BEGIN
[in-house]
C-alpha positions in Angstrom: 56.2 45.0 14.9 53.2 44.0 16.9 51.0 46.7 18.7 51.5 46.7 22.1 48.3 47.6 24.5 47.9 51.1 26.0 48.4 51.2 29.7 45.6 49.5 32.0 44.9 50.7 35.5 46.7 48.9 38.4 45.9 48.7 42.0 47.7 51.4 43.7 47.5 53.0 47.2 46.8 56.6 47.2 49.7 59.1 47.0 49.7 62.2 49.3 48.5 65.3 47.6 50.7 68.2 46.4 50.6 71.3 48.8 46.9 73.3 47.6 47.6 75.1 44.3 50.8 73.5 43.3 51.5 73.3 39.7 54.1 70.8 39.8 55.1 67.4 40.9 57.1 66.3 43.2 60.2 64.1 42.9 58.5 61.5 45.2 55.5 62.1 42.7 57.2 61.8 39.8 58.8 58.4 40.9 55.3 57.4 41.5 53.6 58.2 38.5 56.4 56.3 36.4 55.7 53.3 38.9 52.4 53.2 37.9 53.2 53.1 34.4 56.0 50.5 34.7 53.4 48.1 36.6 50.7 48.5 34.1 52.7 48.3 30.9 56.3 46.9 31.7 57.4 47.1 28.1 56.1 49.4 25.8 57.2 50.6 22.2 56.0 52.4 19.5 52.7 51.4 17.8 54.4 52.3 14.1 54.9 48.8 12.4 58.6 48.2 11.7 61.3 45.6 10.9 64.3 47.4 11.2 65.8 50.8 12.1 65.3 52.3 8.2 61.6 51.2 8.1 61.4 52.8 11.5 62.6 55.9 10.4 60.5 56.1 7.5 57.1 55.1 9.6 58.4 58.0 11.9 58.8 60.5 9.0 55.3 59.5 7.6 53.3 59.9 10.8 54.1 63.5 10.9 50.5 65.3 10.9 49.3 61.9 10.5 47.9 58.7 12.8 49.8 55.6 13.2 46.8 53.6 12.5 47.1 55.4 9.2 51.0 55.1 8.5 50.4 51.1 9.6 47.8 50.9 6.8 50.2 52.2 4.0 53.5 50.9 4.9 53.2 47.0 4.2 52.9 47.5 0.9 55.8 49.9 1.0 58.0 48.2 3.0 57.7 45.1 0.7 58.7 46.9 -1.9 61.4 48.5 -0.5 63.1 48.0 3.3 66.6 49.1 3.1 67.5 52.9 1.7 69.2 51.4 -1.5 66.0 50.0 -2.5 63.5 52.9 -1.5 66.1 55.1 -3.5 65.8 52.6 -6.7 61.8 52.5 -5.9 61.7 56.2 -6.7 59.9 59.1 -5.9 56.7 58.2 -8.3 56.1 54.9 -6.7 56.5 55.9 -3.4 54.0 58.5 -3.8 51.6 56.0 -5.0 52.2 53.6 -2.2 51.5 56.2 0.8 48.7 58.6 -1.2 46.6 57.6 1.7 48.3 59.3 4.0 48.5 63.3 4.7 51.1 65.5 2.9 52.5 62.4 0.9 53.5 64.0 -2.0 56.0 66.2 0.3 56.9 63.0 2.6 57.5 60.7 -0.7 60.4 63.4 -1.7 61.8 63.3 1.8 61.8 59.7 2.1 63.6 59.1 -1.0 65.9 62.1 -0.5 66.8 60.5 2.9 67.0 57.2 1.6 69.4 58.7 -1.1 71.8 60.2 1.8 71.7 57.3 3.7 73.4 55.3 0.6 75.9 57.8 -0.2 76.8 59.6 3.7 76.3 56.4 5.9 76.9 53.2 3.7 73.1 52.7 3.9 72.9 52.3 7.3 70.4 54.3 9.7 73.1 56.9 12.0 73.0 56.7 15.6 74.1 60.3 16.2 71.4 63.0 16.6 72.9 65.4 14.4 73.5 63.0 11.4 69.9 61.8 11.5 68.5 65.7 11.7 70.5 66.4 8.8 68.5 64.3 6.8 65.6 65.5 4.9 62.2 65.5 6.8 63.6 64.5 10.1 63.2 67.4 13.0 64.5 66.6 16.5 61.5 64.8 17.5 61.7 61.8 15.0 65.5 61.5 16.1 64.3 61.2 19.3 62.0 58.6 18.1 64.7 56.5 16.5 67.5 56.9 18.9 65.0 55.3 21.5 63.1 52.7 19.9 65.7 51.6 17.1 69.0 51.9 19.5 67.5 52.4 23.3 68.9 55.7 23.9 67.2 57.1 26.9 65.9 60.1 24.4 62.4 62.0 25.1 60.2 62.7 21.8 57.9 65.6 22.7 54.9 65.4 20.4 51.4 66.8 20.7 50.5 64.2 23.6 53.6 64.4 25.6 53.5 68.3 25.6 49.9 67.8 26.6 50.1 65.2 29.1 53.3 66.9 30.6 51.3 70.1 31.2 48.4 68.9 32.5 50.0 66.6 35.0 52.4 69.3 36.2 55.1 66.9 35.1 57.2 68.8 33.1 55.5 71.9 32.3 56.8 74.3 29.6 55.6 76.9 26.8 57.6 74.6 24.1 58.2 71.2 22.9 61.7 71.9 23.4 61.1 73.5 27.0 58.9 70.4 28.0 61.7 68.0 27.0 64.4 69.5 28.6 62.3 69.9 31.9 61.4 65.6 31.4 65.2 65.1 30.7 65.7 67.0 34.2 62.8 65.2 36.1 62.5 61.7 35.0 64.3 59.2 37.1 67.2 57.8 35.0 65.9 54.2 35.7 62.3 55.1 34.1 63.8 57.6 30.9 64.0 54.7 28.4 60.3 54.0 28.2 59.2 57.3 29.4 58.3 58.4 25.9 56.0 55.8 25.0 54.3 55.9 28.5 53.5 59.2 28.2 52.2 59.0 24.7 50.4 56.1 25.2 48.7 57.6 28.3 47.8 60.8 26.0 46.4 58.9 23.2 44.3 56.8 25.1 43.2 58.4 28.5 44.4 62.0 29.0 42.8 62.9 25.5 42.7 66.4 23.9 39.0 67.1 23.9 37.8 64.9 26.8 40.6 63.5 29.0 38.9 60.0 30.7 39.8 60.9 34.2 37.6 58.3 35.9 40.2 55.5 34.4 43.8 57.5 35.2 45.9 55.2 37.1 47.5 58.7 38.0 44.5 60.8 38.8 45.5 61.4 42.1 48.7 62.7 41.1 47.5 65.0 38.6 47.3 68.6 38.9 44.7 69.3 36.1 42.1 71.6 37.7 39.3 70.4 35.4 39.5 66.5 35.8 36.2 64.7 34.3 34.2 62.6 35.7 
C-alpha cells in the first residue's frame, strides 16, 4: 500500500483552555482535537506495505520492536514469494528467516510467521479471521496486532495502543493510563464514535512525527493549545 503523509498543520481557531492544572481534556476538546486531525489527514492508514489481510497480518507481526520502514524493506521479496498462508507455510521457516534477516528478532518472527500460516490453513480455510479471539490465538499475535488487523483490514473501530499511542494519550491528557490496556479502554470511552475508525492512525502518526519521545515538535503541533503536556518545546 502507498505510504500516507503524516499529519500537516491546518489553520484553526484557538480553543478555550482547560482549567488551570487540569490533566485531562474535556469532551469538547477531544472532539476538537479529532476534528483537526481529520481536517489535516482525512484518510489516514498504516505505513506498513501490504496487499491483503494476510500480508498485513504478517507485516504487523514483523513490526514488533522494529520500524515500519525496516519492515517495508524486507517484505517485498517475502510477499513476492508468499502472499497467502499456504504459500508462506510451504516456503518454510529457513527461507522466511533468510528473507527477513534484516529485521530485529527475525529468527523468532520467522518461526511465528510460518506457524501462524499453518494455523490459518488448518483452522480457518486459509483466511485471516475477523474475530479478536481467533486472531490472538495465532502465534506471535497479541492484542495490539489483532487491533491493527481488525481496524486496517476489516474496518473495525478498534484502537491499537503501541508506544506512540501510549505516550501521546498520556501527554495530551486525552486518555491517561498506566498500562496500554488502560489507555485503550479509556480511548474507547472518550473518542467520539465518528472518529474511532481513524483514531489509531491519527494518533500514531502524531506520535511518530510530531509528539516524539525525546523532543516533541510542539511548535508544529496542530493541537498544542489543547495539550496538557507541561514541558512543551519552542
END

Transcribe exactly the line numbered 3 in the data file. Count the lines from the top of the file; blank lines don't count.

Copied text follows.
C-alpha cells in the first residue's frame, strides 16, 4: 500500500483552555482535537506495505520492536514469494528467516510467521479471521496486532495502543493510563464514535512525527493549545 503523509498543520481557531492544572481534556476538546486531525489527514492508514489481510497480518507481526520502514524493506521479496498462508507455510521457516534477516528478532518472527500460516490453513480455510479471539490465538499475535488487523483490514473501530499511542494519550491528557490496556479502554470511552475508525492512525502518526519521545515538535503541533503536556518545546 502507498505510504500516507503524516499529519500537516491546518489553520484553526484557538480553543478555550482547560482549567488551570487540569490533566485531562474535556469532551469538547477531544472532539476538537479529532476534528483537526481529520481536517489535516482525512484518510489516514498504516505505513506498513501490504496487499491483503494476510500480508498485513504478517507485516504487523514483523513490526514488533522494529520500524515500519525496516519492515517495508524486507517484505517485498517475502510477499513476492508468499502472499497467502499456504504459500508462506510451504516456503518454510529457513527461507522466511533468510528473507527477513534484516529485521530485529527475525529468527523468532520467522518461526511465528510460518506457524501462524499453518494455523490459518488448518483452522480457518486459509483466511485471516475477523474475530479478536481467533486472531490472538495465532502465534506471535497479541492484542495490539489483532487491533491493527481488525481496524486496517476489516474496518473495525478498534484502537491499537503501541508506544506512540501510549505516550501521546498520556501527554495530551486525552486518555491517561498506566498500562496500554488502560489507555485503550479509556480511548474507547472518550473518542467520539465518528472518529474511532481513524483514531489509531491519527494518533500514531502524531506520535511518530510530531509528539516524539525525546523532543516533541510542539511548535508544529496542530493541537498544542489543547495539550496538557507541561514541558512543551519552542